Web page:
Alec Burks: One major reason Burks has been largely kept off the floor so far in his career is that the coaches consider him to be raw at the defensive end. The Synergy numbers agree. Last season, Burks finished with an allowed 0.99 PPP, good for only 421st in the league (out of about 450 players). Other statistics are more kind. 82games considers him a roughly average defender, and the Jazz were better defensively with him on the floor last year, so this isn’t a closed case yet. But while Synergy data often paints an incomplete picture, it has the value of providing video to justify its results. In particular, Burks’ pick and roll defense needs some work. Burks allowed 1.03 PPP off the pick and roll last season, compared to just 0.79 PPP for SG counterpart Randy Foye. Watching the video, it seems Burks has real struggles getting around the screener: Burks tends to stay stuck to the screener a split-second longer than other guys do, allowing good guards to more easily swing past for an easy layup or open shot. It may be difficult to achieve in individual training, but if the young Burks can figure out a way to slide through screens more quickly, it will make a radical difference in his defensive effectiveness.
Ian Clark: We don’t have a tremendous amount of information on Clark’s game, and what we have is relentlessly positive, given his low level of competition in college and his excellent performance in summer league. We’ll get more valuable data soon, as Clark gets some PT in the NBA. In the meantime: Clark needs to work on his Monday game. Belmont played no games on Monday last season, and given that the Jazz will play 18 games on the worst day of the week this year, Clark needs to be sure his biorhythms don’t get a case of the Mondays.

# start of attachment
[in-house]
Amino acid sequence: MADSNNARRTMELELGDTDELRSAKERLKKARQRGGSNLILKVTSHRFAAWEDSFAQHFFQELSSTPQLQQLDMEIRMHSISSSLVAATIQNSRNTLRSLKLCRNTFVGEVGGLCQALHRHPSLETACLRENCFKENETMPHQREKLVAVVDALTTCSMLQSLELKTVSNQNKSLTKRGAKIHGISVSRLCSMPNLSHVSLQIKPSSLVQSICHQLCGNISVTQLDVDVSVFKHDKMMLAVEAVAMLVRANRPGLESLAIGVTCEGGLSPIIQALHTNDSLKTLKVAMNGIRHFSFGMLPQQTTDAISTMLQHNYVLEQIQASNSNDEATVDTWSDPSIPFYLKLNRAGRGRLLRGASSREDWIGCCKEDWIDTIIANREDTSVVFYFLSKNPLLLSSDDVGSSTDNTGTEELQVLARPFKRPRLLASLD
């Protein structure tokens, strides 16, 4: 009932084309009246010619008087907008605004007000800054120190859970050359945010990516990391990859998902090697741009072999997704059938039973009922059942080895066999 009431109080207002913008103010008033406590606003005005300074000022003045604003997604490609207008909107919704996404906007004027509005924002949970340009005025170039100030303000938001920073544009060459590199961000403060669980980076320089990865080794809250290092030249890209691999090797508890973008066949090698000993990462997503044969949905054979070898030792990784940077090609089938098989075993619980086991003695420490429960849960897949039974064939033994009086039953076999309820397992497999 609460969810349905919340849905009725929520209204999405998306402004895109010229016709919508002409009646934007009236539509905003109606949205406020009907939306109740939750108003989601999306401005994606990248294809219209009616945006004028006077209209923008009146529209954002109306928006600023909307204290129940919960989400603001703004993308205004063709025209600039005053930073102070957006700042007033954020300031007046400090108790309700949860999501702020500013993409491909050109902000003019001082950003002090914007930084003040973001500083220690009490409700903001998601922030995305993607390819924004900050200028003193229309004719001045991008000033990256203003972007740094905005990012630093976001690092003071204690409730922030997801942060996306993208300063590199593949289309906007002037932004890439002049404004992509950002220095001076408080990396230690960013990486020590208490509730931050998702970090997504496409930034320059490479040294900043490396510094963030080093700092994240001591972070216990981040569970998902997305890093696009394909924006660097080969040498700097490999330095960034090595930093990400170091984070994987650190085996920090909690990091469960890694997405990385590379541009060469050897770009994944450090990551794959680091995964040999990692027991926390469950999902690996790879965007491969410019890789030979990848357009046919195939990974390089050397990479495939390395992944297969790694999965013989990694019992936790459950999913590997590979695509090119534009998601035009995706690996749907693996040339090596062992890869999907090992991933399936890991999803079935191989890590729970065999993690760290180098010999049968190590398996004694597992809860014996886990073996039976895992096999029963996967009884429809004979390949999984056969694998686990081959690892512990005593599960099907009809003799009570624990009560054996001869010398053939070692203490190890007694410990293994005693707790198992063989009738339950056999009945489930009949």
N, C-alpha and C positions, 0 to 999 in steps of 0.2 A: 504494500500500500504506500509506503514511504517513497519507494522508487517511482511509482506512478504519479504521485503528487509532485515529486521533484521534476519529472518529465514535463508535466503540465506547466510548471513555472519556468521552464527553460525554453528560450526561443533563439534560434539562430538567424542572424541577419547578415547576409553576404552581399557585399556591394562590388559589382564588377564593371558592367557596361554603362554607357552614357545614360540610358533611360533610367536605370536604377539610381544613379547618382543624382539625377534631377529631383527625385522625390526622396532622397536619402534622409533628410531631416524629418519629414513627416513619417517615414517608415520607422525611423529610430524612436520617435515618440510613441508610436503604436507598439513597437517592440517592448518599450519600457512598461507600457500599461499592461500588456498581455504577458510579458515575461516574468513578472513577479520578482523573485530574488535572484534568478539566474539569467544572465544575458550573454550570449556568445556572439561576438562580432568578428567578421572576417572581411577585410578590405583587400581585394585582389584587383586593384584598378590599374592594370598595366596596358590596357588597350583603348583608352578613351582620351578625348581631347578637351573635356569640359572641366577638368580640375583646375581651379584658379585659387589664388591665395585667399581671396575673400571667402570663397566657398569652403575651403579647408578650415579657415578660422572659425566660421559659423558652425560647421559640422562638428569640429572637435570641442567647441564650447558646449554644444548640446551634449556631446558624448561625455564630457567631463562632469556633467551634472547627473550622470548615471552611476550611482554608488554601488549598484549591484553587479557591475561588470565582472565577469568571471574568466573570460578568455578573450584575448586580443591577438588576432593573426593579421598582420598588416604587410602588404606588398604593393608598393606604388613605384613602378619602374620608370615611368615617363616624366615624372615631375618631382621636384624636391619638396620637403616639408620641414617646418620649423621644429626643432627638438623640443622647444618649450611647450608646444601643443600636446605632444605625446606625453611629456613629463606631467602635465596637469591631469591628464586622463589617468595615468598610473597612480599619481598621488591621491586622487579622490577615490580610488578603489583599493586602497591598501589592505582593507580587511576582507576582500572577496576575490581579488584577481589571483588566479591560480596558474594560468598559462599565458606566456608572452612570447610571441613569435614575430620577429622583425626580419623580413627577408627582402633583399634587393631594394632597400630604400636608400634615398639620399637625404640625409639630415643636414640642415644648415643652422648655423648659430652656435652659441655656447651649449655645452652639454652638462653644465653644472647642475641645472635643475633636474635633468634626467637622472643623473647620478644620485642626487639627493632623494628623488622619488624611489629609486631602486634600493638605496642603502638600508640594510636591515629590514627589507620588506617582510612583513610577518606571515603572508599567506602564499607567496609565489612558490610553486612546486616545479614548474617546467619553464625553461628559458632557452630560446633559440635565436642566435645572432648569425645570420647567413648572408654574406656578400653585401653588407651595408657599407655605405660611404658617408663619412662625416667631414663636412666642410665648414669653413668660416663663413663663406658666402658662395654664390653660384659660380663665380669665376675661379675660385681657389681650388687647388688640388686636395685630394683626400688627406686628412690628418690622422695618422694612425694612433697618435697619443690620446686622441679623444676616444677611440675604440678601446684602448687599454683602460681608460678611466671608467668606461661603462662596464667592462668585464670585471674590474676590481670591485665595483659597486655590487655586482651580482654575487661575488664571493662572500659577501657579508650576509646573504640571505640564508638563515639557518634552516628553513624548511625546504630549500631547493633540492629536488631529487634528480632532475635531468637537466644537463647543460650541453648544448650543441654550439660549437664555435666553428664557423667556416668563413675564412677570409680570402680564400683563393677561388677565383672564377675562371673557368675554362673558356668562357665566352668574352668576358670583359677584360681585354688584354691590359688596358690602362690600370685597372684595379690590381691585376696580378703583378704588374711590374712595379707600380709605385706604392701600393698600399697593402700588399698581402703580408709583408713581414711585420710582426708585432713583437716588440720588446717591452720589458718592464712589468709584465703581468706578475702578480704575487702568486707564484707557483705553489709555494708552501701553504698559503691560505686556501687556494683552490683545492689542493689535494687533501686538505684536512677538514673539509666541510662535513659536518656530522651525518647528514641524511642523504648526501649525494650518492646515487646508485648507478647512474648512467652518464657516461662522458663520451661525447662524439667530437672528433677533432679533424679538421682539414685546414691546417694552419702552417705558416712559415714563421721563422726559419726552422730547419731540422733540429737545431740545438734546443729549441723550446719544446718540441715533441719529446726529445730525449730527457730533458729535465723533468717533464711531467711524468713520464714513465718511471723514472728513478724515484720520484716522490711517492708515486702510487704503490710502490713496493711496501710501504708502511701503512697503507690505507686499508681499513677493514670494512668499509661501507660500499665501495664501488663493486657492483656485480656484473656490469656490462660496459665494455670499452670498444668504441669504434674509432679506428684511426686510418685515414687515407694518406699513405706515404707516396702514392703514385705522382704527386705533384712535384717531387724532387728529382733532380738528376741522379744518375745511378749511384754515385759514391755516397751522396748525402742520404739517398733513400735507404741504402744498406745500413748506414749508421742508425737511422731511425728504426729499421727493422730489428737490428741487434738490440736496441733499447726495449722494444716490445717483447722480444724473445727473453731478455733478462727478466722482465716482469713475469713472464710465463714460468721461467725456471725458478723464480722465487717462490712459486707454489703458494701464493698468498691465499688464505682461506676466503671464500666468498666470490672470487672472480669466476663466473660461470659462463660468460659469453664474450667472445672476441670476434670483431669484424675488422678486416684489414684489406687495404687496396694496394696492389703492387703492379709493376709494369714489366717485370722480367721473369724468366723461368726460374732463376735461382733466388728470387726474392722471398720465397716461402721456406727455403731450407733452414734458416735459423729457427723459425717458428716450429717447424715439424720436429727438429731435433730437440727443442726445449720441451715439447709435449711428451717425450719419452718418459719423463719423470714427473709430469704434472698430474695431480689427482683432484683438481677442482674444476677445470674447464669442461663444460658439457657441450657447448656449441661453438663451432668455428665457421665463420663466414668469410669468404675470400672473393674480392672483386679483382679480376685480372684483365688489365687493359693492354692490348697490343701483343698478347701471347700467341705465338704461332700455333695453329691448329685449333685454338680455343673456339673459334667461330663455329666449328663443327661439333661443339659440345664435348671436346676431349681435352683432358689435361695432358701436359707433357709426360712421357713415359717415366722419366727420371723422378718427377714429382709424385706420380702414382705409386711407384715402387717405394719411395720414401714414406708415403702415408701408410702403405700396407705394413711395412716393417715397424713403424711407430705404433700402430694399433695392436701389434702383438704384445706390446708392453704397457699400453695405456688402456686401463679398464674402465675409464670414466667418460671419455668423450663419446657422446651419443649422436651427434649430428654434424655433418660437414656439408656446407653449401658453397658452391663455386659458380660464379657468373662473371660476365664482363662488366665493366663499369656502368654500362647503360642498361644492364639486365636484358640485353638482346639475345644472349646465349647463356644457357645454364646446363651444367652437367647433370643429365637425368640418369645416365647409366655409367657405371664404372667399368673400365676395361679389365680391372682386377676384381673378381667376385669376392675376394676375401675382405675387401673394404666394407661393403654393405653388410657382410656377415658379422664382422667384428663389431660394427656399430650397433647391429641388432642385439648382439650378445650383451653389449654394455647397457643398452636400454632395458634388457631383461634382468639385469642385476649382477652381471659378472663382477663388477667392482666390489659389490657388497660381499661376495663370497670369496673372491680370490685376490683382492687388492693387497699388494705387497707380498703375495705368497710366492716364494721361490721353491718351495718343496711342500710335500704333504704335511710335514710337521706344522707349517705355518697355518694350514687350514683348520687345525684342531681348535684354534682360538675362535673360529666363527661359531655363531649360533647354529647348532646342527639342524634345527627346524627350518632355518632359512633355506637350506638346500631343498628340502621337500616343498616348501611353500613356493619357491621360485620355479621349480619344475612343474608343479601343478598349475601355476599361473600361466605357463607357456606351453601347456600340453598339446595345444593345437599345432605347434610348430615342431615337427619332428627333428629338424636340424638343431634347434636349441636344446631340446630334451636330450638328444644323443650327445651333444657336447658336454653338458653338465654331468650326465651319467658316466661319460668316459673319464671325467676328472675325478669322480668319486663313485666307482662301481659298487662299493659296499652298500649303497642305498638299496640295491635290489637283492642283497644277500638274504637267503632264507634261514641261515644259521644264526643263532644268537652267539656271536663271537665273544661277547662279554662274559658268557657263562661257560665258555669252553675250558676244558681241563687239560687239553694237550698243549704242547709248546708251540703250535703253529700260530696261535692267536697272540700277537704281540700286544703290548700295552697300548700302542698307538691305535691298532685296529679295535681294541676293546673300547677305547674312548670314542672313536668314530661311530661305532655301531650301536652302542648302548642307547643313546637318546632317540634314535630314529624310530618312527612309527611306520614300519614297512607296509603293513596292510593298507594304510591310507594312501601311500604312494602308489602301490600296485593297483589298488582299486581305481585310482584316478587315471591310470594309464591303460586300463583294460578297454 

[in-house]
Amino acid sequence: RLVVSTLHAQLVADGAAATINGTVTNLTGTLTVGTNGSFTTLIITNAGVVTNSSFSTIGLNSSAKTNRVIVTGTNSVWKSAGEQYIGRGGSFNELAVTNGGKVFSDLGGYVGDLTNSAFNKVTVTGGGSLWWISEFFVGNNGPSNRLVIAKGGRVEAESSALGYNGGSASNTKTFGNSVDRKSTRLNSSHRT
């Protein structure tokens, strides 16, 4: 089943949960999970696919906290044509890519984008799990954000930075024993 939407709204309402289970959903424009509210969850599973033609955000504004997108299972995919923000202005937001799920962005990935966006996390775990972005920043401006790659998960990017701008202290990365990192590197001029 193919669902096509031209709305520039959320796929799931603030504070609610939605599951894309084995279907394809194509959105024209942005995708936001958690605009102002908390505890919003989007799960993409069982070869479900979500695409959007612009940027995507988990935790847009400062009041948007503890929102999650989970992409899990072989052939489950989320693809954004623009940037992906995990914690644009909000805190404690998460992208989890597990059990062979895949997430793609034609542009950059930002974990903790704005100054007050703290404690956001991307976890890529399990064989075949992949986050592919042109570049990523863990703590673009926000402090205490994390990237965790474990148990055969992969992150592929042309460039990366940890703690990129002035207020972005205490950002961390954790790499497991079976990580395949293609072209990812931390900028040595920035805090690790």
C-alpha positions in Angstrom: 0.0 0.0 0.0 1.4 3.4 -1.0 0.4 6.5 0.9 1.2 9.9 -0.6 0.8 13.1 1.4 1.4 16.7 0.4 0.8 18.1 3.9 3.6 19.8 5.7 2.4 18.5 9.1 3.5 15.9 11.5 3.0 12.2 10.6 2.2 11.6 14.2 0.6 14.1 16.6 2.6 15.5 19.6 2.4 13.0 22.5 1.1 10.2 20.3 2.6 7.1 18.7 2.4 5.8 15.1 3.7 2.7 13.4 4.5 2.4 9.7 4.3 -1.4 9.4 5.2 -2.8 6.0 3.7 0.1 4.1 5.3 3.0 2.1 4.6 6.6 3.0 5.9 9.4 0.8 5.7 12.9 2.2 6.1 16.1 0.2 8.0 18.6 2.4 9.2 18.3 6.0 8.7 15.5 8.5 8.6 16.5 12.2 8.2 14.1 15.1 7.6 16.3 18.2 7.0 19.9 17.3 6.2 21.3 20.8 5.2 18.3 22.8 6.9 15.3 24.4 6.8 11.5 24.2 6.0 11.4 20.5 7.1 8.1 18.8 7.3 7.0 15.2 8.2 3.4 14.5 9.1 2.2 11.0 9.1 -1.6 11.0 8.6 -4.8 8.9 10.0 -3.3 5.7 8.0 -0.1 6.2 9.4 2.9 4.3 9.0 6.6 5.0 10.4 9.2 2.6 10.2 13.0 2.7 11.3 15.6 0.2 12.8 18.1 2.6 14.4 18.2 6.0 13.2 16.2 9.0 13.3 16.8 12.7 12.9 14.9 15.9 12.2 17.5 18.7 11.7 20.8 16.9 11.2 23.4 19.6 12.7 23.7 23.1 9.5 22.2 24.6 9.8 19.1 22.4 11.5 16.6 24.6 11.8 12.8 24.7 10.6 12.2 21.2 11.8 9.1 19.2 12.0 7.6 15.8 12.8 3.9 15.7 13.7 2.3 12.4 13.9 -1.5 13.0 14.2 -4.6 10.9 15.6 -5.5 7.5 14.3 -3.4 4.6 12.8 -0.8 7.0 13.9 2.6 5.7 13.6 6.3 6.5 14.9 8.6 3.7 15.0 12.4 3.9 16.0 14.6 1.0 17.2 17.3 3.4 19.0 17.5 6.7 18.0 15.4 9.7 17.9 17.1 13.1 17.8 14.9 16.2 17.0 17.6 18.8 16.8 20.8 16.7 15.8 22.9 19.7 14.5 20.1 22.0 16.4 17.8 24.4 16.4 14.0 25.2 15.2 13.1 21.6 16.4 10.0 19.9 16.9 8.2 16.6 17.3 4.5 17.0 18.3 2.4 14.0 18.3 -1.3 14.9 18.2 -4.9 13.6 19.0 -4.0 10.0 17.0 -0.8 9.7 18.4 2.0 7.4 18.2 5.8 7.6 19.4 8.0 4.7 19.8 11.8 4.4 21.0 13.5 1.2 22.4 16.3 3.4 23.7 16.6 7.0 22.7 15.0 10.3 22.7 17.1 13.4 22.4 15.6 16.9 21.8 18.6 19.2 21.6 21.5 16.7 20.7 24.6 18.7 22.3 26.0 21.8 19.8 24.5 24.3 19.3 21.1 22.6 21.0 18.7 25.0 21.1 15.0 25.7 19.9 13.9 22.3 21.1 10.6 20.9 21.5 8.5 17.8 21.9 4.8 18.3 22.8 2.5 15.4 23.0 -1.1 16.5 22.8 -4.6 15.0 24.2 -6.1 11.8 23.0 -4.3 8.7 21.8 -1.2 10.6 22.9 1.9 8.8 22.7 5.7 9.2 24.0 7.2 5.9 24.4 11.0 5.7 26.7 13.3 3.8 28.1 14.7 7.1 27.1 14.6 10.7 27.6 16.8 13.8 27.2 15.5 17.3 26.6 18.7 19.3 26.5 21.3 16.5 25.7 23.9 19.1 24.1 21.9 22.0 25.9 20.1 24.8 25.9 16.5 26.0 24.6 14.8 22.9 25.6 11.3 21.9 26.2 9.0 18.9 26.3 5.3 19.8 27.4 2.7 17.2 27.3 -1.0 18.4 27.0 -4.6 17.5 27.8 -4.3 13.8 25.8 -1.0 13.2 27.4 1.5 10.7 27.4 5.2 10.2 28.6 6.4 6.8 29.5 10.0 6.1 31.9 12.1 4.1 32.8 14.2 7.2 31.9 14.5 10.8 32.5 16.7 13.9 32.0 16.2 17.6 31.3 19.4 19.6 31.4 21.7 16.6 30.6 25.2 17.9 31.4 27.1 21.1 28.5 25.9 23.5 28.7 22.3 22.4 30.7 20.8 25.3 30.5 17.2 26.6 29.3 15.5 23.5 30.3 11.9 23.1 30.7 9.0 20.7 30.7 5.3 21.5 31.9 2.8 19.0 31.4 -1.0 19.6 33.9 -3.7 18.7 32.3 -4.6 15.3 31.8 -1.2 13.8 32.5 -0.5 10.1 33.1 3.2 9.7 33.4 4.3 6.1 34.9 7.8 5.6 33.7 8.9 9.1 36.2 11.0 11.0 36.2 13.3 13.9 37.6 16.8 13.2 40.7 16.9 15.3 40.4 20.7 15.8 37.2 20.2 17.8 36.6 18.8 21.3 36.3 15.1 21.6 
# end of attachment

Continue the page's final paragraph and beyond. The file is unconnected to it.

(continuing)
Jeremy Evans: Evans’ defensive deficiencies are more obvious than Burks’: he simply gets beat up down low against heavier opponents who go through him. Like Burks, the Synergy numbers are not impressed with Evans’ defense, as he allows 1.07 PPP, good for just 448th in the league. Jeremy probably can’t change his life-long stature and build in a month, so perhaps a new defensive move would help? He actually draws a lot of charges already (10th in the league per 36 minutes), so that’s out of consideration. He could take a page out of another relatively slim big man’s book: Chris Andersen used the “pulling the chair” technique in last year’s playoffs to some success. Spending the next month learning some ways to deal with large humans is probably the most important course of action for Jeremy as he gets exposed to more minutes next season.
Derrick Favors: Most agree that Derrick Favors’ defensive game is somewhere between solid and spectacularly good, but there is significant diversion in opinions on his offensive potential. Favors’ elite athleticism allows him easy finishes at the rim, where he shot an excellent 68.2% last year, but it’s his game outside of that space that needs refinement. Derrick shot a team-worst 0.52 PPS on jump shots last season, shooting just 29.6% from mid-range overall. He attempted quite a few (29) hook shots last season as well, but finished with a worst-on-team 31% on those as well (both Kanter and Jefferson shot about 65% on hooks).